Did you know Strega Nona’s Harvest was inspired by Martha Stewart’s garden?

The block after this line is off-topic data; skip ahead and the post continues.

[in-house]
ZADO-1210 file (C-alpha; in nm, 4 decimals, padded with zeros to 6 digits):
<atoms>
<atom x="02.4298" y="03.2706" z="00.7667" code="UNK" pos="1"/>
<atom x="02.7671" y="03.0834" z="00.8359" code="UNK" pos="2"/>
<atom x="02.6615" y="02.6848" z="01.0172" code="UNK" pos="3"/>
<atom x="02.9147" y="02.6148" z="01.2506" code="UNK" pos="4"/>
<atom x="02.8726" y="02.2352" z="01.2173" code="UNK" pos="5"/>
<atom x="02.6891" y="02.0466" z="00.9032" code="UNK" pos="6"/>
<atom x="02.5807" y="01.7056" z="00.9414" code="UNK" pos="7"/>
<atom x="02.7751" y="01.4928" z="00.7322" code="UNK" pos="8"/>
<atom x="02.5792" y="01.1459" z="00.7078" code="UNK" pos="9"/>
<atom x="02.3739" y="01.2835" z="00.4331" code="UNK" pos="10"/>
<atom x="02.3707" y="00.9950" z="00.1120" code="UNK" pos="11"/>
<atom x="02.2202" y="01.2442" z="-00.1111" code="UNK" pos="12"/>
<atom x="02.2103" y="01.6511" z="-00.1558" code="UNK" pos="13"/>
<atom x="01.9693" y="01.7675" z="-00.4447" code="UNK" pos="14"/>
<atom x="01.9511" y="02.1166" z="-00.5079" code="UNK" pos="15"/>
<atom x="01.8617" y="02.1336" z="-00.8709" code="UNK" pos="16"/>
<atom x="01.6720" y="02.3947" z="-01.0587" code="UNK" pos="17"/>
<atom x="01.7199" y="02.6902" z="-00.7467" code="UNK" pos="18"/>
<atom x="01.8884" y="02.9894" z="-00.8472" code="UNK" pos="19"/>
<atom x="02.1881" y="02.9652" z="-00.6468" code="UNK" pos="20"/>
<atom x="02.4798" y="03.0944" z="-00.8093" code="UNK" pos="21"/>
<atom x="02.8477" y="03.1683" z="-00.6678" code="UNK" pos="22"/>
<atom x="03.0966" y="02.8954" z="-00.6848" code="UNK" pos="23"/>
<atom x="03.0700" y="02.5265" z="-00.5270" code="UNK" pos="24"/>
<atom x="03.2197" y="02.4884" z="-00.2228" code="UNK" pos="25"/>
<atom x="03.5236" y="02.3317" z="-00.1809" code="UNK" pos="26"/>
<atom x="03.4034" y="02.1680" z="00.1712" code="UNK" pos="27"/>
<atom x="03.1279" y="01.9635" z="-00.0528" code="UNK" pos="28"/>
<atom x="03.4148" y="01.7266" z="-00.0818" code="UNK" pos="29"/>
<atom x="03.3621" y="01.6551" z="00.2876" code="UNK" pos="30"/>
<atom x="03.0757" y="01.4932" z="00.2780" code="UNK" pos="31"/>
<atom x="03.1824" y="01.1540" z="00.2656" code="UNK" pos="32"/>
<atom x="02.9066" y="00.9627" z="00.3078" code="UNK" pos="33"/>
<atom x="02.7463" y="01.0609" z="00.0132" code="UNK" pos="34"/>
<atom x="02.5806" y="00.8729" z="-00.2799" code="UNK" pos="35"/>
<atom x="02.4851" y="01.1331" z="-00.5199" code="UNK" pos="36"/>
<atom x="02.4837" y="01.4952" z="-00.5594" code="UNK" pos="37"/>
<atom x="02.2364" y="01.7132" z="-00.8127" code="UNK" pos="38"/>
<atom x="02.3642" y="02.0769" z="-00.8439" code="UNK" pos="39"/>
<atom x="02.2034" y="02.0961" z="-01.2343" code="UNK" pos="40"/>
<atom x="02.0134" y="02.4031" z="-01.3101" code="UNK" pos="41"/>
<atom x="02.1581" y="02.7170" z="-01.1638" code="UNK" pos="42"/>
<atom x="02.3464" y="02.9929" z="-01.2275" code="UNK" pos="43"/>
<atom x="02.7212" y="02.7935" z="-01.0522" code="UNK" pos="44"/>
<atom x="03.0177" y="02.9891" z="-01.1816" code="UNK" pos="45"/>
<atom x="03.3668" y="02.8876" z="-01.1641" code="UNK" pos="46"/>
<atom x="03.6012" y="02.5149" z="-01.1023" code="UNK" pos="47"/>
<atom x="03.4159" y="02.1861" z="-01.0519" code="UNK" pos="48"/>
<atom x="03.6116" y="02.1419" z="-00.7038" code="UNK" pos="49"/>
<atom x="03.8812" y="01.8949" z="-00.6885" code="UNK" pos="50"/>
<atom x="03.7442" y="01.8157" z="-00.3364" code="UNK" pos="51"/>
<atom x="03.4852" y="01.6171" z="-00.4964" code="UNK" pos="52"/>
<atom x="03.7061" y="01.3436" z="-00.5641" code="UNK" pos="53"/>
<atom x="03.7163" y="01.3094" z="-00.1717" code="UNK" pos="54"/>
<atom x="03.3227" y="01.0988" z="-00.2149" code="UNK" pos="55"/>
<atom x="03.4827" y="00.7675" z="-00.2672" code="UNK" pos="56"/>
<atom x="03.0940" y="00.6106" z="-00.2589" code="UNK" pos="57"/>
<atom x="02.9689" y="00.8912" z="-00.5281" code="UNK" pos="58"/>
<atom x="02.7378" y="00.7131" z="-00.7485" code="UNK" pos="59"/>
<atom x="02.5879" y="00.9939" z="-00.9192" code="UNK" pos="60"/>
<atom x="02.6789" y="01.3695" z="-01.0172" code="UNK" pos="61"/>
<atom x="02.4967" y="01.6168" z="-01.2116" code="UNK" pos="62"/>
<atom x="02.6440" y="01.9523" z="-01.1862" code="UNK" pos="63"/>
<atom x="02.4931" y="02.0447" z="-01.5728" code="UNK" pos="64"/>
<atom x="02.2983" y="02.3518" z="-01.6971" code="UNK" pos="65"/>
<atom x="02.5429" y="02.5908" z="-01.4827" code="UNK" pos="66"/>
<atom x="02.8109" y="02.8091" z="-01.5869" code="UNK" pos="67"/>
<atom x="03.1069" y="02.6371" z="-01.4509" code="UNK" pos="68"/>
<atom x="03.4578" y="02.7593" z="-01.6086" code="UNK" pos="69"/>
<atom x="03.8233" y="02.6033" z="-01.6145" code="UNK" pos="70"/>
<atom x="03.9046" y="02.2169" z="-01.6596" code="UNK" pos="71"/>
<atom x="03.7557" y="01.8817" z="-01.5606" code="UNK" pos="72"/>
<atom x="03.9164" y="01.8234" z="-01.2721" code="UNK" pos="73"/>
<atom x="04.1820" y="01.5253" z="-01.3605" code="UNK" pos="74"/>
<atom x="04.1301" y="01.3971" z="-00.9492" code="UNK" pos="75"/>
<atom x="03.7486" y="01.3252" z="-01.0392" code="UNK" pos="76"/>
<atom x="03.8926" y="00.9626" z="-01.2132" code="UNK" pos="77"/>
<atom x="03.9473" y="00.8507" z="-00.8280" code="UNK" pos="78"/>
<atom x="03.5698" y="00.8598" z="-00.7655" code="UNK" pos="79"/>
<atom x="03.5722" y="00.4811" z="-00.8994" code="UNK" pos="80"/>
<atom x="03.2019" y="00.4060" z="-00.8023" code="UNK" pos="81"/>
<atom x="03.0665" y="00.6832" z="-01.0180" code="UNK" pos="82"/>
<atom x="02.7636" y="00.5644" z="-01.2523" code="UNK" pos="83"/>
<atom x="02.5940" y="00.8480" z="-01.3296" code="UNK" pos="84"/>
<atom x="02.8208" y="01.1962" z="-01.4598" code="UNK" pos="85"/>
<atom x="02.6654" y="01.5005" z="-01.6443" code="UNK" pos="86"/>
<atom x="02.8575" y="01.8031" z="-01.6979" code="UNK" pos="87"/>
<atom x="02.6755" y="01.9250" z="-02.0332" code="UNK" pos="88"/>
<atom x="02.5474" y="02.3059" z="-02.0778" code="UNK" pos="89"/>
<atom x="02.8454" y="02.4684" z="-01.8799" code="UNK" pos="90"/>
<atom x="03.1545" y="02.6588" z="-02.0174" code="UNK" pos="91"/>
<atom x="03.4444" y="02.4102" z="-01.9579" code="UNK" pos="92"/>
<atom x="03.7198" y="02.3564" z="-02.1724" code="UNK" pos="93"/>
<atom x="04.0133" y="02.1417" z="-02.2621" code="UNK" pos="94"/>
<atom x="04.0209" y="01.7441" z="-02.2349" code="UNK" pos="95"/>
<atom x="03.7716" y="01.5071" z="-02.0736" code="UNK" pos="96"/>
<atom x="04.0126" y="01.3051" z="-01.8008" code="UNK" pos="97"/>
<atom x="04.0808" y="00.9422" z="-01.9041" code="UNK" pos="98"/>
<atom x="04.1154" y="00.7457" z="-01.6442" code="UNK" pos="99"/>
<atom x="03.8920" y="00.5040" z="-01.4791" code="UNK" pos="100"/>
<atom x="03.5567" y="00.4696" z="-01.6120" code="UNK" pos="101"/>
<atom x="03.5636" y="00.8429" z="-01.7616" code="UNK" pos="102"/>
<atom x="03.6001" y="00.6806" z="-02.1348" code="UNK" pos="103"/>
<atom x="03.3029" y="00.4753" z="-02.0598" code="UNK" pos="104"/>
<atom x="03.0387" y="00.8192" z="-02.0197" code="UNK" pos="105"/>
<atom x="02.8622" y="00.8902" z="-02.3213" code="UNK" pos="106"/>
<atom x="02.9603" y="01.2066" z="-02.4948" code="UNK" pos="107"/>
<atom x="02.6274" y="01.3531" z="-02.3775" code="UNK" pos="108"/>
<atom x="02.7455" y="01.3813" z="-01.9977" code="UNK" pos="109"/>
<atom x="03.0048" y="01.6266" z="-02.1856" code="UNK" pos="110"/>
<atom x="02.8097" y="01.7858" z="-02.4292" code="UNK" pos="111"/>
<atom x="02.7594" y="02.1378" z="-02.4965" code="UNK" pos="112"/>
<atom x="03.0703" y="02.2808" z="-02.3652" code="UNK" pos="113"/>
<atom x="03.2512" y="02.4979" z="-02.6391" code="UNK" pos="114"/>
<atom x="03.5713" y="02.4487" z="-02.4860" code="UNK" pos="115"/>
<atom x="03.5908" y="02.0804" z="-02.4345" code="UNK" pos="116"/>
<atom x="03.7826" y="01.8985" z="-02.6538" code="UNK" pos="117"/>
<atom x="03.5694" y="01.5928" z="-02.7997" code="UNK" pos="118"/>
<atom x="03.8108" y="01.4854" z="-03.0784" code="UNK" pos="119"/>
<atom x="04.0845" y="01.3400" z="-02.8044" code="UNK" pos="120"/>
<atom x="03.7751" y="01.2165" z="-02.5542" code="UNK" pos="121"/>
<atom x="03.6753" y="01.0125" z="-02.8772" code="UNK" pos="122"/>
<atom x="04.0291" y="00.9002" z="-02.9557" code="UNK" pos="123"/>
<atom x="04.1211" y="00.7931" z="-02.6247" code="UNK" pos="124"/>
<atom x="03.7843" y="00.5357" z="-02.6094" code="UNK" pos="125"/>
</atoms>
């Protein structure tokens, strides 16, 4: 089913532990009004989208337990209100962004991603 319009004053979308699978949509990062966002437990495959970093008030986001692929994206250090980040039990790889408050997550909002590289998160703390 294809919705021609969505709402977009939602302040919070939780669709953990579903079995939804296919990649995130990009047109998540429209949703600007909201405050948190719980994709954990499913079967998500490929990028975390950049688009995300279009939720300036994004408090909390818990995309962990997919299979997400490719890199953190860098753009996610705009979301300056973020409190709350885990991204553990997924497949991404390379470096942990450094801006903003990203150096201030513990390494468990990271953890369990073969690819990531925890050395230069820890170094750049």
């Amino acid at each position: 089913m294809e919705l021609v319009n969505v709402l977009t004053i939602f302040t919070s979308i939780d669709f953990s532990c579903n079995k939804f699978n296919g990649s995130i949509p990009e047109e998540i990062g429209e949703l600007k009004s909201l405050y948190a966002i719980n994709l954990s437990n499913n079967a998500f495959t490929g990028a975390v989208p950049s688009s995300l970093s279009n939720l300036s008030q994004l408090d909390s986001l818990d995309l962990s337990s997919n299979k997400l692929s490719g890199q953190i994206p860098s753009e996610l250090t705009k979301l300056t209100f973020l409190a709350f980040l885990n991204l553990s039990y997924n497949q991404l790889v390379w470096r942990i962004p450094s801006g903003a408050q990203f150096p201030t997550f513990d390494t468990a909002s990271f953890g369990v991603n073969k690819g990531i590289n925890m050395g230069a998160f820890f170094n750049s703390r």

After completing his new pop-up book, Brava Strega Nona (engineered by Robert Sabuda and Matthew Reinhart), dePaola turned his attention to another project on his drawing table. “It wasn’t really working,” dePaola says of the new book. “I changed editors at that time and the whole team of editors and I weren’t used to working with each other yet and so I was trying to please them by grabbing all these ideas and shoving them into a book I didn’t want to do.” Each time he protested, they offered encouragement and flattery. “If they knew they scared me they’d be horrified!” dePaola quips. He says the process reminded him of Lucretia Hale’s The Peterkin Papers in which Mrs. Peterkin adds salt instead of sugar to her husband’s coffee. The Peterkins ask a number of people how to remove the salt from the coffee and each time Mrs. Peterkin follows their advice, the coffee tastes worse and worse, until finally, a wise lady from Philadelphia suggests throwing out the coffee and pouring a new cup. “So that’s what I suddenly decided to do,” dePaola says, in spite of a looming deadline. Desperate for an idea he found inspiration in an issue of Martha Stewart Living in an aerial view of her garden. “The thing was so anal and so perfect, it freaked me out,” dePaola says. “I got this flash of inspiration. Strega Nona is going to plant a garden and, of course her garden is going to be perfect.” Strega Nona’s garden was doubly appealing because dePaola could incorporate gardening folklore and old wives’ tales. The result, Strega Nona’s Harvest, is like a freshly poured cup of coffee [excerpted from my Tomie dePaola profile].
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